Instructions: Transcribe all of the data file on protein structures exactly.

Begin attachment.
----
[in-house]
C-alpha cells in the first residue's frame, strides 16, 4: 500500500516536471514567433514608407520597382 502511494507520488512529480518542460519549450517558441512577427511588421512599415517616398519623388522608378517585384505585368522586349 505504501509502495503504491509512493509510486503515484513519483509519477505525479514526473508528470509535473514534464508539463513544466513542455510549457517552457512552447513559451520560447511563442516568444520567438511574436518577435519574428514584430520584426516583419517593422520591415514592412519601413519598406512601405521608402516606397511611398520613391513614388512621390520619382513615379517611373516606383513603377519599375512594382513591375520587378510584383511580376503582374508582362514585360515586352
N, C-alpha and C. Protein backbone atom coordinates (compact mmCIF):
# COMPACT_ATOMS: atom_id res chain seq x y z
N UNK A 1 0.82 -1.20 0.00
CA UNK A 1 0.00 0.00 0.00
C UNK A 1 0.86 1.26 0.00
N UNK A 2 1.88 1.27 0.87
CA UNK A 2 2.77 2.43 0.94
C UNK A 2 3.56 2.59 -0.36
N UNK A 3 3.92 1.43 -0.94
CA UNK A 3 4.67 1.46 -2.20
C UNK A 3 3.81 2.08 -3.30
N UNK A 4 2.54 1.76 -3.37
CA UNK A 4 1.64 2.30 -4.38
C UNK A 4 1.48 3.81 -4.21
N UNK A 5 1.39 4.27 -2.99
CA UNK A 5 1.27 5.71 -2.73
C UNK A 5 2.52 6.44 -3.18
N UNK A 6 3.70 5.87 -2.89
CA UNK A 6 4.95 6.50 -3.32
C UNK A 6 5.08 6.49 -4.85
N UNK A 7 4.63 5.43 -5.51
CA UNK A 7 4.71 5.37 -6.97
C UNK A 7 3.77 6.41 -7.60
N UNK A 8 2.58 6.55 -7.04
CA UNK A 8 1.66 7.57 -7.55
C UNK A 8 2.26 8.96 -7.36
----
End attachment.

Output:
[in-house]
C-alpha cells in the first residue's frame, strides 16, 4: 500500500516536471514567433514608407520597382 502511494507520488512529480518542460519549450517558441512577427511588421512599415517616398519623388522608378517585384505585368522586349 505504501509502495503504491509512493509510486503515484513519483509519477505525479514526473508528470509535473514534464508539463513544466513542455510549457517552457512552447513559451520560447511563442516568444520567438511574436518577435519574428514584430520584426516583419517593422520591415514592412519601413519598406512601405521608402516606397511611398520613391513614388512621390520619382513615379517611373516606383513603377519599375512594382513591375520587378510584383511580376503582374508582362514585360515586352
N, C-alpha and C. Protein backbone atom coordinates (compact mmCIF):
# COMPACT_ATOMS: atom_id res chain seq x y z
N UNK A 1 0.82 -1.20 0.00
CA UNK A 1 0.00 0.00 0.00
C UNK A 1 0.86 1.26 0.00
N UNK A 2 1.88 1.27 0.87
CA UNK A 2 2.77 2.43 0.94
C UNK A 2 3.56 2.59 -0.36
N UNK A 3 3.92 1.43 -0.94
CA UNK A 3 4.67 1.46 -2.20
C UNK A 3 3.81 2.08 -3.30
N UNK A 4 2.54 1.76 -3.37
CA UNK A 4 1.64 2.30 -4.38
C UNK A 4 1.48 3.81 -4.21
N UNK A 5 1.39 4.27 -2.99
CA UNK A 5 1.27 5.71 -2.73
C UNK A 5 2.52 6.44 -3.18
N UNK A 6 3.70 5.87 -2.89
CA UNK A 6 4.95 6.50 -3.32
C UNK A 6 5.08 6.49 -4.85
N UNK A 7 4.63 5.43 -5.51
CA UNK A 7 4.71 5.37 -6.97
C UNK A 7 3.77 6.41 -7.60
N UNK A 8 2.58 6.55 -7.04
CA UNK A 8 1.66 7.57 -7.55
C UNK A 8 2.26 8.96 -7.36